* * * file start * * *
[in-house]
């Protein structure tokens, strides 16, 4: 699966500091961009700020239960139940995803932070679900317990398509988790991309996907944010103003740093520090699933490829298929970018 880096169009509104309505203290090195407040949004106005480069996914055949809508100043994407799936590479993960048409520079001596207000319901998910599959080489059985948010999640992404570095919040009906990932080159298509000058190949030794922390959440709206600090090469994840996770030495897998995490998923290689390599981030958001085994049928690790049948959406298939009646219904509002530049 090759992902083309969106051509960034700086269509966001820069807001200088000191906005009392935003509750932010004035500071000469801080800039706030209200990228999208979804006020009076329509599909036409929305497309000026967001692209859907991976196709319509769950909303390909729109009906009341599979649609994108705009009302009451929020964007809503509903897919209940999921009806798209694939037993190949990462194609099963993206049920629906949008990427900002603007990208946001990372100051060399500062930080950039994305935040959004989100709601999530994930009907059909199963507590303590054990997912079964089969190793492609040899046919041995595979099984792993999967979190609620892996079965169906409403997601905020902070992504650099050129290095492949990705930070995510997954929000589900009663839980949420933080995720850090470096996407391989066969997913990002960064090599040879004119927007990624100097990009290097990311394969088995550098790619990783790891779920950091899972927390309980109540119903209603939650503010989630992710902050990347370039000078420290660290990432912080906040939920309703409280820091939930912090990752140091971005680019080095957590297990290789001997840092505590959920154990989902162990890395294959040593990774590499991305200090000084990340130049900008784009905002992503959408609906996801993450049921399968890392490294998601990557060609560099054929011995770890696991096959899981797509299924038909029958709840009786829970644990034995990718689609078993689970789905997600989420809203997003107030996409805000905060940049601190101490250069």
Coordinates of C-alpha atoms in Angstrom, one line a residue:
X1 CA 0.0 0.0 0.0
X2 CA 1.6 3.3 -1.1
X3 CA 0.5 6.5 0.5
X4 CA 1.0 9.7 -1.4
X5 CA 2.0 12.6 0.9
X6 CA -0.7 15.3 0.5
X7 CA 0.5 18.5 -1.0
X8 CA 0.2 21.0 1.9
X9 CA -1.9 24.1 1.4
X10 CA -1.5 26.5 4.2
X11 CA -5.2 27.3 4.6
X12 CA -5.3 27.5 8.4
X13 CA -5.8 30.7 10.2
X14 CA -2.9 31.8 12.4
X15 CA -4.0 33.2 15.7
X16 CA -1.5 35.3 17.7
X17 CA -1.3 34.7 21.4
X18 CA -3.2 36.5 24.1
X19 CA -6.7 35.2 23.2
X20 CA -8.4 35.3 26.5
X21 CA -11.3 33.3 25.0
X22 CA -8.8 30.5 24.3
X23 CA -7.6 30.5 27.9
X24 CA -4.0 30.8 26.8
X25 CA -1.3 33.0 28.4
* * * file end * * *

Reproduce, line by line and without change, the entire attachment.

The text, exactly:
[in-house]
């Protein structure tokens, strides 16, 4: 699966500091961009700020239960139940995803932070679900317990398509988790991309996907944010103003740093520090699933490829298929970018 880096169009509104309505203290090195407040949004106005480069996914055949809508100043994407799936590479993960048409520079001596207000319901998910599959080489059985948010999640992404570095919040009906990932080159298509000058190949030794922390959440709206600090090469994840996770030495897998995490998923290689390599981030958001085994049928690790049948959406298939009646219904509002530049 090759992902083309969106051509960034700086269509966001820069807001200088000191906005009392935003509750932010004035500071000469801080800039706030209200990228999208979804006020009076329509599909036409929305497309000026967001692209859907991976196709319509769950909303390909729109009906009341599979649609994108705009009302009451929020964007809503509903897919209940999921009806798209694939037993190949990462194609099963993206049920629906949008990427900002603007990208946001990372100051060399500062930080950039994305935040959004989100709601999530994930009907059909199963507590303590054990997912079964089969190793492609040899046919041995595979099984792993999967979190609620892996079965169906409403997601905020902070992504650099050129290095492949990705930070995510997954929000589900009663839980949420933080995720850090470096996407391989066969997913990002960064090599040879004119927007990624100097990009290097990311394969088995550098790619990783790891779920950091899972927390309980109540119903209603939650503010989630992710902050990347370039000078420290660290990432912080906040939920309703409280820091939930912090990752140091971005680019080095957590297990290789001997840092505590959920154990989902162990890395294959040593990774590499991305200090000084990340130049900008784009905002992503959408609906996801993450049921399968890392490294998601990557060609560099054929011995770890696991096959899981797509299924038909029958709840009786829970644990034995990718689609078993689970789905997600989420809203997003107030996409805000905060940049601190101490250069």
Coordinates of C-alpha atoms in Angstrom, one line a residue:
X1 CA 0.0 0.0 0.0
X2 CA 1.6 3.3 -1.1
X3 CA 0.5 6.5 0.5
X4 CA 1.0 9.7 -1.4
X5 CA 2.0 12.6 0.9
X6 CA -0.7 15.3 0.5
X7 CA 0.5 18.5 -1.0
X8 CA 0.2 21.0 1.9
X9 CA -1.9 24.1 1.4
X10 CA -1.5 26.5 4.2
X11 CA -5.2 27.3 4.6
X12 CA -5.3 27.5 8.4
X13 CA -5.8 30.7 10.2
X14 CA -2.9 31.8 12.4
X15 CA -4.0 33.2 15.7
X16 CA -1.5 35.3 17.7
X17 CA -1.3 34.7 21.4
X18 CA -3.2 36.5 24.1
X19 CA -6.7 35.2 23.2
X20 CA -8.4 35.3 26.5
X21 CA -11.3 33.3 25.0
X22 CA -8.8 30.5 24.3
X23 CA -7.6 30.5 27.9
X24 CA -4.0 30.8 26.8
X25 CA -1.3 33.0 28.4